3 July 2017

When the Greeks fed Goulburn, and taught us to dance

| John Thistleton
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Manuel and Georgina Drakakis and their son George. Photo: John Thistleton.

Tradies have been working seven days a week finishing new shops for a fast food splurge in Goulburn. Nationally branded, well organised and located (sometimes under a hideous sign), franchises will turn the heat up on traditional cafes.

But they will never feed or entertain Goulburn the way Greeks once did.

Remember the Bon Ton? The Blue and White Cafe, the Radnor and Danny’s Brasserie, which opened on the site of the original (and now famous) Paragon Cafe? Danny’s founder Paul Stamatellis can reel off numerous names, beginning from his father George’s Blue Dolphin Fish Cafe.

Remember Oasis Milk Bar, Spiros Cafe, Star Food Bar, the Empire Fish Cafe or Palasa Salvi’s Celebrity cafe?

They opened as steadily as traffic rolled into town before the highway bypass. There was the Florintene and Acropolis cafes, Continental Milk Bar, Green Valley, and George Diakoumis’ Monaro Food Fair, the Park View Cafe, Goulburn Restaurant and Green Valley Cafe.

Fifteen years ago the late Dr Brian Keating declared the 147 Restaurant the social centre of Goulburn in its day, the first choice for families and courting couples.

The 147 Restaurant with arches on the exterior. Photo: Drakasis family.

Georgina and Manual Drakakis came from almost nothing to dominate the restaurant scene from the 1970s to the 1990s. Butchers, wool buyers, car dealers, hoteliers and stock and station merchants and their followers kept the Drakakis family serving food, wine and coffee into the early hours. Now almost 80 and still preparing food in his son George’s Charcoal Chicken Cafe and Restaurant, Manuel was head chef. Georgina was the front-of-house hostess.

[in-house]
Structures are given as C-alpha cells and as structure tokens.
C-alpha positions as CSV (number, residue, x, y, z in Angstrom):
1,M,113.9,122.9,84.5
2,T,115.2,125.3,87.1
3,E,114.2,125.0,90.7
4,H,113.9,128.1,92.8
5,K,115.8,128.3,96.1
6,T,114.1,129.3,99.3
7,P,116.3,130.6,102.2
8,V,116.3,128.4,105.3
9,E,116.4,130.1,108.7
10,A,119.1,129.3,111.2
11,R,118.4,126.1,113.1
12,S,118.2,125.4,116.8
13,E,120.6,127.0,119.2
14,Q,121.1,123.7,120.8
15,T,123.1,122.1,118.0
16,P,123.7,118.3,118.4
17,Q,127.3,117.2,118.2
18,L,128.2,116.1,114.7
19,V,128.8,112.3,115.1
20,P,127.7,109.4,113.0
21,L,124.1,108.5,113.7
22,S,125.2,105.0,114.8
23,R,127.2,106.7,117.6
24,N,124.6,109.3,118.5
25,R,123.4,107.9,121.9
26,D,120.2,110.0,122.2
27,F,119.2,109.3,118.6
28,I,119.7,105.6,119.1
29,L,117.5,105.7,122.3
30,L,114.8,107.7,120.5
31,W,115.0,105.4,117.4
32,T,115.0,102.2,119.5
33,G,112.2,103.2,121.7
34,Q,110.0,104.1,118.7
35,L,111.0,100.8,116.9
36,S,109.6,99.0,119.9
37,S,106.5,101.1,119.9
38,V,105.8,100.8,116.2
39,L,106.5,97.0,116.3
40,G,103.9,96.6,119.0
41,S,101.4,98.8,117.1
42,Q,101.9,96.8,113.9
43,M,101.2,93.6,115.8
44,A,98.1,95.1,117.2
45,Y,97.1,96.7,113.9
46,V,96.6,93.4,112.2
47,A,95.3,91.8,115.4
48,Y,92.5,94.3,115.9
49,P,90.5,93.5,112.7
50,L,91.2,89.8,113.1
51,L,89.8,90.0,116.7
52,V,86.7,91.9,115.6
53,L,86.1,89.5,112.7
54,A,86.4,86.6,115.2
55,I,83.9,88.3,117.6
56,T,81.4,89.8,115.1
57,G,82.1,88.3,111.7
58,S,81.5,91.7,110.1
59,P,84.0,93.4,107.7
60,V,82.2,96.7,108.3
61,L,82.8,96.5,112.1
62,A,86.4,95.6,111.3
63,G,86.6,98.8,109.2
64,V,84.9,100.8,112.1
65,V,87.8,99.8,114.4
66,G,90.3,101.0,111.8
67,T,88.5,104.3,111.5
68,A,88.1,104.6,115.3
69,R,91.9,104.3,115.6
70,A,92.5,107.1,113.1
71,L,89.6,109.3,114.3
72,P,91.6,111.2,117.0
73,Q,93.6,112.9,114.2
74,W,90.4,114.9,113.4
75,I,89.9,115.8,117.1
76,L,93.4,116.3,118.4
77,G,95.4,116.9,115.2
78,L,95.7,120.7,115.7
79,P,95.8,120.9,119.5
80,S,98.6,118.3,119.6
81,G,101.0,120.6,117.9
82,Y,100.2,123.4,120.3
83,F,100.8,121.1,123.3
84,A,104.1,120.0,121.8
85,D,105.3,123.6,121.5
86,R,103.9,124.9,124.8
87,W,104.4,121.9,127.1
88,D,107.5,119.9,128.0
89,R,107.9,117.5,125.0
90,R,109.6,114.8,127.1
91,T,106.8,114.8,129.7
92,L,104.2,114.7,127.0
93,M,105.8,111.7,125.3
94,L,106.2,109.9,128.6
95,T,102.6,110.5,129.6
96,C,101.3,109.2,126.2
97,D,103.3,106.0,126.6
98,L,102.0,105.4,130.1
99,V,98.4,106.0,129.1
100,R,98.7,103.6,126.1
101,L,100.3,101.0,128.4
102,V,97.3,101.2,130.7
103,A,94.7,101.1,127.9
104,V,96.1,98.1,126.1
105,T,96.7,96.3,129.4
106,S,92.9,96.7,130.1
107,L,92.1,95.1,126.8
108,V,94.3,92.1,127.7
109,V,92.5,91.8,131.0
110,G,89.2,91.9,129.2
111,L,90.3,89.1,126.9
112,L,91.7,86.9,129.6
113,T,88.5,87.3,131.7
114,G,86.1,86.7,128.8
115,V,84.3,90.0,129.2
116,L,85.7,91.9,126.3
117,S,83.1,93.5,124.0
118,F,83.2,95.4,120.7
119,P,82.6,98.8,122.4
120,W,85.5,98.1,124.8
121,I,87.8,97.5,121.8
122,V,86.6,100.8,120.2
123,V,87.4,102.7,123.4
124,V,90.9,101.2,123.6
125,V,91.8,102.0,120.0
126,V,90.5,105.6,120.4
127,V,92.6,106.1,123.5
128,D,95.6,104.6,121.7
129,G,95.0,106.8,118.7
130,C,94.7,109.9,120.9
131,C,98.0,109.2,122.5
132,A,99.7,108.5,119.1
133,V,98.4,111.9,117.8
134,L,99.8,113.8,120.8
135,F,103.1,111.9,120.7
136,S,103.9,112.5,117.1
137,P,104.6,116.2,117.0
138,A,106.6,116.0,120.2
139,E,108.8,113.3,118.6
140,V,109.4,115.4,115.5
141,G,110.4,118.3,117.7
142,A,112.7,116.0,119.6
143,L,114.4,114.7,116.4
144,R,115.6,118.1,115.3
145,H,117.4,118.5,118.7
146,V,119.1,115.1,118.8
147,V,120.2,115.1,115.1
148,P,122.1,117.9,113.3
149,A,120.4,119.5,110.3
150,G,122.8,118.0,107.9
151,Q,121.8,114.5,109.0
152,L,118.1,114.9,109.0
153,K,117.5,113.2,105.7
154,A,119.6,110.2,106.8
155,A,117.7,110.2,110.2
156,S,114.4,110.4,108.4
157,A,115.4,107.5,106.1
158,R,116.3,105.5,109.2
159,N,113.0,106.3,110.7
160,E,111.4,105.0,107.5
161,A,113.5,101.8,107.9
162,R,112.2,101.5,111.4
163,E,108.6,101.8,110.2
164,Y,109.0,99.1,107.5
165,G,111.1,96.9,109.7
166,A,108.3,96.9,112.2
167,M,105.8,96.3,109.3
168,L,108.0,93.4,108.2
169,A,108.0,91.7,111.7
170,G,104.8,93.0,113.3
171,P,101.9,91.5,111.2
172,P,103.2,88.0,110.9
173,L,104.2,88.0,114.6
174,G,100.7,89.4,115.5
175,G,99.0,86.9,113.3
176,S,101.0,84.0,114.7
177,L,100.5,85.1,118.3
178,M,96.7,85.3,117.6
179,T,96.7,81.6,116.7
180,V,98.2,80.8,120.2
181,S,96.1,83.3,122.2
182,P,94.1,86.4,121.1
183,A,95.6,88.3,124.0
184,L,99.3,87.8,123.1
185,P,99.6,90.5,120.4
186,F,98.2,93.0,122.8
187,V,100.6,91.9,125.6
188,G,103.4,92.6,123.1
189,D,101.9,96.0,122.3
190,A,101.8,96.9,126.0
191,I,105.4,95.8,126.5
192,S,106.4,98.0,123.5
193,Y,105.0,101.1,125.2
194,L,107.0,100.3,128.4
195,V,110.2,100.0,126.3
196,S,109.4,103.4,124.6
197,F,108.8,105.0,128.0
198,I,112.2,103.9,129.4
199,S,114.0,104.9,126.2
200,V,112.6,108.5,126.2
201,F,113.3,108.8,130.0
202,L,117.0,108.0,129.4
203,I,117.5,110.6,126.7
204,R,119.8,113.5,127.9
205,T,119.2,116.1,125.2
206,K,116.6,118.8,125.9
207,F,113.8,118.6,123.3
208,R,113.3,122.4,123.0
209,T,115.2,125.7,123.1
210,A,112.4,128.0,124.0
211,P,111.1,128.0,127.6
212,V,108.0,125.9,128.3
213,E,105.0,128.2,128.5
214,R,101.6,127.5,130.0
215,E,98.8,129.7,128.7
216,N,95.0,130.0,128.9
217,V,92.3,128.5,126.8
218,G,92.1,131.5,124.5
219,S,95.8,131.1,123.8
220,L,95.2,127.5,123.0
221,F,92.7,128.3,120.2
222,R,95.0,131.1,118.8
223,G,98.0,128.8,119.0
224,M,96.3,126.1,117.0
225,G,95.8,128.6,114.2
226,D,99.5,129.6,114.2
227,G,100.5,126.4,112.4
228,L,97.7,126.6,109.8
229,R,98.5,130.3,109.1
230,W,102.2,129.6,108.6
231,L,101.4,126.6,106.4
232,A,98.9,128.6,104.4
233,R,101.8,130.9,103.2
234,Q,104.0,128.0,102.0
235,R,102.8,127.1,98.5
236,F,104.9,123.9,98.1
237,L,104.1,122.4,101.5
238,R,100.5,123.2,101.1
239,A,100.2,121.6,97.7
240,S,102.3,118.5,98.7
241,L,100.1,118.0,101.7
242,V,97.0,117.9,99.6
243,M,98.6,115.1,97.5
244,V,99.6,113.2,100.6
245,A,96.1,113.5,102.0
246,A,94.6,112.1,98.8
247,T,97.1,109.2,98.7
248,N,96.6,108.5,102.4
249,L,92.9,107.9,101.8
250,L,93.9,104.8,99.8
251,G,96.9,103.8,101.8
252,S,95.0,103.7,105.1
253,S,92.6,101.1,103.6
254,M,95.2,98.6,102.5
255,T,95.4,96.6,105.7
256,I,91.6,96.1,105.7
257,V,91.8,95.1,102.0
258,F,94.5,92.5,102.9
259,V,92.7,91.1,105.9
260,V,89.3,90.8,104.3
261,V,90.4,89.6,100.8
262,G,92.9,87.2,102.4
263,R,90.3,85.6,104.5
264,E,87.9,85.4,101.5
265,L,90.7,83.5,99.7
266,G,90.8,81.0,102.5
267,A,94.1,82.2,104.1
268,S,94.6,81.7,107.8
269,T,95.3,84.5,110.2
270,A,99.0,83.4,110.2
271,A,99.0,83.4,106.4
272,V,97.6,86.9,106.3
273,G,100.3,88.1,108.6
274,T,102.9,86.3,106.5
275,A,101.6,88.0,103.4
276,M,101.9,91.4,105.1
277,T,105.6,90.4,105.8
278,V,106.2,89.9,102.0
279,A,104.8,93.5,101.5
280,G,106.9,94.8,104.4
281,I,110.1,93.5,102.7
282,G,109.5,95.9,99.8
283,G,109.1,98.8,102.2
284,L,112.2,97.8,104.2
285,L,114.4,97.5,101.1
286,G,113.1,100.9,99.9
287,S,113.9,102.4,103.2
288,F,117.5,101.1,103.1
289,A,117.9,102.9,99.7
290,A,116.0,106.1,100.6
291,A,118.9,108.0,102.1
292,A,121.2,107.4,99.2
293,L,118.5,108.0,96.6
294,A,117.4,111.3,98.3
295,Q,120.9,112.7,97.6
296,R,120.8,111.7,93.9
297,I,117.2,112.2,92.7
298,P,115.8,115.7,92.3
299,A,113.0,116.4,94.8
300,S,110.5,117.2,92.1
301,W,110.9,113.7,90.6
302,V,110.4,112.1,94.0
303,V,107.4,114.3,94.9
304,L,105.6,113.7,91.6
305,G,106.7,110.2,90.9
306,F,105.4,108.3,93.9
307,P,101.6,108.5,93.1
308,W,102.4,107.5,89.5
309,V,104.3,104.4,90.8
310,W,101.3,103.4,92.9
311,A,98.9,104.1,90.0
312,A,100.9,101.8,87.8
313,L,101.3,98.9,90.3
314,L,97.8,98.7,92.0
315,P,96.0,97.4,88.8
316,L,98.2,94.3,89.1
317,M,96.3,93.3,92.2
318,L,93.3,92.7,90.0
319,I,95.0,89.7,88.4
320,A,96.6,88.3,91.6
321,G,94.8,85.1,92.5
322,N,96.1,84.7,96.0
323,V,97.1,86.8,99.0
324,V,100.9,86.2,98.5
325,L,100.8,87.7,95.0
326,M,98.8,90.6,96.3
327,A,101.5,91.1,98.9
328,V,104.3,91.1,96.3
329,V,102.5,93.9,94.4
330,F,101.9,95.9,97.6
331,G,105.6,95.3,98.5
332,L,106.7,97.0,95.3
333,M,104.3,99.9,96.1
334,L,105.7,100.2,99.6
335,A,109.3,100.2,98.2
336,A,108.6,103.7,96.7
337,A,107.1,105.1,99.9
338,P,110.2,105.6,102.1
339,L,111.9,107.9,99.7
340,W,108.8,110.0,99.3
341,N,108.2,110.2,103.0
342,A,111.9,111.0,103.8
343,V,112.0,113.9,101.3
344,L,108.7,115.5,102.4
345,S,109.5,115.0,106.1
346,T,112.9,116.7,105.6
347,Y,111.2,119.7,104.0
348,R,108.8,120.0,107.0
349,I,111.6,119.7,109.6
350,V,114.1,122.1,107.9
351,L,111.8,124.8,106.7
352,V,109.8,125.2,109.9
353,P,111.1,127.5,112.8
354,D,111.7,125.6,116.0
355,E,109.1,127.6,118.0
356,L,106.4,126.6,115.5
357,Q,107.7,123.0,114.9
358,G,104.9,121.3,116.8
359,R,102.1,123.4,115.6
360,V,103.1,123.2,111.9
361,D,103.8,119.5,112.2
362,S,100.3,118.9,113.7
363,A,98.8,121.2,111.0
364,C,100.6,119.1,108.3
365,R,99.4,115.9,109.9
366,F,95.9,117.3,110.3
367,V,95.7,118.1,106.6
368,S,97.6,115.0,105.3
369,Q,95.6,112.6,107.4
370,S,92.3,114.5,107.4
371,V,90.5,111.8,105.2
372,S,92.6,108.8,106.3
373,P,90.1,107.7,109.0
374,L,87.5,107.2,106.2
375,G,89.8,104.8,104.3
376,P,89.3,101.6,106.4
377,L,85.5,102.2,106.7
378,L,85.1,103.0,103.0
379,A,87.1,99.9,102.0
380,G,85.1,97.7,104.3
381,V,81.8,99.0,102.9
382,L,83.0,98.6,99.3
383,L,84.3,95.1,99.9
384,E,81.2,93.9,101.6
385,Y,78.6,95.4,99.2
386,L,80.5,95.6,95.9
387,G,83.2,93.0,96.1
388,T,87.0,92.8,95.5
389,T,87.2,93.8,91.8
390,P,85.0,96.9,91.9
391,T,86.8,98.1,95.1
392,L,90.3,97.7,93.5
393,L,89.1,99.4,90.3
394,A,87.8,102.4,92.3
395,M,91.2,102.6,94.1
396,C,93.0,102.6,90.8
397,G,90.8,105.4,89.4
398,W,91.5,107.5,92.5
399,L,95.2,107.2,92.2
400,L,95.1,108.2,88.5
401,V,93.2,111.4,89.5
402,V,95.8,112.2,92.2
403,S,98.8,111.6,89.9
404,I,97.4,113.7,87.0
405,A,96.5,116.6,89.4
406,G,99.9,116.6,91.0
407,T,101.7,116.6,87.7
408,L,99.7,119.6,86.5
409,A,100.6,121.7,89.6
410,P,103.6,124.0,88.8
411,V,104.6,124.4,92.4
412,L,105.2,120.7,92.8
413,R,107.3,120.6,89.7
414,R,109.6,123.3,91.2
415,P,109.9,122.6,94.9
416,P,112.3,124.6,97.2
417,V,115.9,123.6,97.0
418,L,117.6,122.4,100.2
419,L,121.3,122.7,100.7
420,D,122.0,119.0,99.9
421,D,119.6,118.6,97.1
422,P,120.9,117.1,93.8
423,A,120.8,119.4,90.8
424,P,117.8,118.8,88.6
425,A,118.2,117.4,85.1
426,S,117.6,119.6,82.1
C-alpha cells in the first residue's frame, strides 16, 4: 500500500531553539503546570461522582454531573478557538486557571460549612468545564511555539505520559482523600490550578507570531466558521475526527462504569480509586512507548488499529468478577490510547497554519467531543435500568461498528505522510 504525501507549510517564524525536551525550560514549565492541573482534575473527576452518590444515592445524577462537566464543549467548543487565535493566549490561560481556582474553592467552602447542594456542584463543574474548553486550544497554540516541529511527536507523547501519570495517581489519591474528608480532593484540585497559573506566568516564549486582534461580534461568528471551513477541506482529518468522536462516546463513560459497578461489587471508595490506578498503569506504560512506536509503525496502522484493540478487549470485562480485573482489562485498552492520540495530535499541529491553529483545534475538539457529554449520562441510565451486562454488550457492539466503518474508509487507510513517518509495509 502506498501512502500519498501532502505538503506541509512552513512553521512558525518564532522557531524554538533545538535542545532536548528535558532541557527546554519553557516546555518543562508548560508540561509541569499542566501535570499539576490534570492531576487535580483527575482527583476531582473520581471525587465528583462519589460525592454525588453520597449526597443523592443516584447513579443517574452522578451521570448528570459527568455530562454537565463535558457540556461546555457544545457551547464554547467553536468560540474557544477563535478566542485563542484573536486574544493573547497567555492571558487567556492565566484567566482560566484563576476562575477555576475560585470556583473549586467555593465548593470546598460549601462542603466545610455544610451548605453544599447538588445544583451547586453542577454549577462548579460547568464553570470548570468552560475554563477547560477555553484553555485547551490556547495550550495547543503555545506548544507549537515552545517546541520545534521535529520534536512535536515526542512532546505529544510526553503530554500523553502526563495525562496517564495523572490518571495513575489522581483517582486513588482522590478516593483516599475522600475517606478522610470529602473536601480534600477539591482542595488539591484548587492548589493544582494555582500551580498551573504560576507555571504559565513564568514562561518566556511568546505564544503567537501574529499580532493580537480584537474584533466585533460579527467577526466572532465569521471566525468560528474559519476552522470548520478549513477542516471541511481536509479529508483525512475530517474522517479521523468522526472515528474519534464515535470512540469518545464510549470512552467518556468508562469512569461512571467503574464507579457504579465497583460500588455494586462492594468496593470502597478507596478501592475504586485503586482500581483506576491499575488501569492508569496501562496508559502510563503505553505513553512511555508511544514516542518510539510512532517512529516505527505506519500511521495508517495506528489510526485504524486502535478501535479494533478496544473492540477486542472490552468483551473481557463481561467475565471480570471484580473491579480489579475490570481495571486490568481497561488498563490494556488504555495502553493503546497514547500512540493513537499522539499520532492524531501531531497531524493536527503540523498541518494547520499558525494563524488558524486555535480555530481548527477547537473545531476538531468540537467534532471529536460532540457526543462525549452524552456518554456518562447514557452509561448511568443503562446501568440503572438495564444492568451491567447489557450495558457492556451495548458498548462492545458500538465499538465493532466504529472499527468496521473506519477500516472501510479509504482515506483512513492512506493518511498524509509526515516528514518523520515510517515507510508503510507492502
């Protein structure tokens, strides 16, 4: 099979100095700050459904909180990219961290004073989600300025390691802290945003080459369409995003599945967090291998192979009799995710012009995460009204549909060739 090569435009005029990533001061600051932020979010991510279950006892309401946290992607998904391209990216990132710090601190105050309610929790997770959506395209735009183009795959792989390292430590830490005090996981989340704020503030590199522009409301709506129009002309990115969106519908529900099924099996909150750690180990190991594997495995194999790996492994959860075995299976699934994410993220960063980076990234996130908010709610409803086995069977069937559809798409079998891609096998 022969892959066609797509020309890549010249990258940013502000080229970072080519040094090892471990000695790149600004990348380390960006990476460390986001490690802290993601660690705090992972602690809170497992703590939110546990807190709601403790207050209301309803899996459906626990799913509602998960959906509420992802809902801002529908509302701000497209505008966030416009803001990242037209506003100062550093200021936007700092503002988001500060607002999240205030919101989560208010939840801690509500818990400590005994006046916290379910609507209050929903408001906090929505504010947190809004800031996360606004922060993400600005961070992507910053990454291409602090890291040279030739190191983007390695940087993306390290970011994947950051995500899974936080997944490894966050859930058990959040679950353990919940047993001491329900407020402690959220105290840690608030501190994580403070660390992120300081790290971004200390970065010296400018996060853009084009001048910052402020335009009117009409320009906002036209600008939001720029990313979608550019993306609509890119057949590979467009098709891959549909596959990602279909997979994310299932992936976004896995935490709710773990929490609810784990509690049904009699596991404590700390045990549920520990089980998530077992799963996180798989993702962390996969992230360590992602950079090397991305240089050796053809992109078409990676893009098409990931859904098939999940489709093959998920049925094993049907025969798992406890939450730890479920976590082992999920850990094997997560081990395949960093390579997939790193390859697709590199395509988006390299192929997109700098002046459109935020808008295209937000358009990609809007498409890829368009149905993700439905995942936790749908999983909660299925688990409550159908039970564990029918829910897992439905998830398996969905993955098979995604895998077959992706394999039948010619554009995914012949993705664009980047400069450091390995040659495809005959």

“Friday nights, people knew each other and would go from one table to the other, they talk,’’ says Georgina. I was fortunate to not only own a restaurant but to live in those years, because you can’t find anything like that anymore.’’ Georgina arrived in Australia as a reluctant 18-year-old. Her childhood had been a struggle. “I live with very nice people, very educated, love what I was doing. But my family suffer in a village, there wasn’t much around. My aunty say you go, and then you come back.’’ Georgina arrived in Australia in 1962, never to return, except for holidays.

While living in Sydney, a cousin who was her sponsor to Australia, took her to a soccer match where she met steel worker Manuel Drakakis. They married and later came to Goulburn, where their 147 Restaurant became a social institution.

Georgina and Manual and their two sons Chris and George were one of three families who lived above the original 147 Restaurant next to the Hibernian Hotel.

They relocated to the Toparis family’s Corinthian Mall. Then in 1981 they moved to where their son George owns charcoal chicken today.

On this site they had renovated the previous tenant’s wine cellar and tasting room, and extended out the back to seat hundreds of diners. Numbers grew steadily. Ursula Stephens organised a big party once with 220 guests including Margaret Whitlam.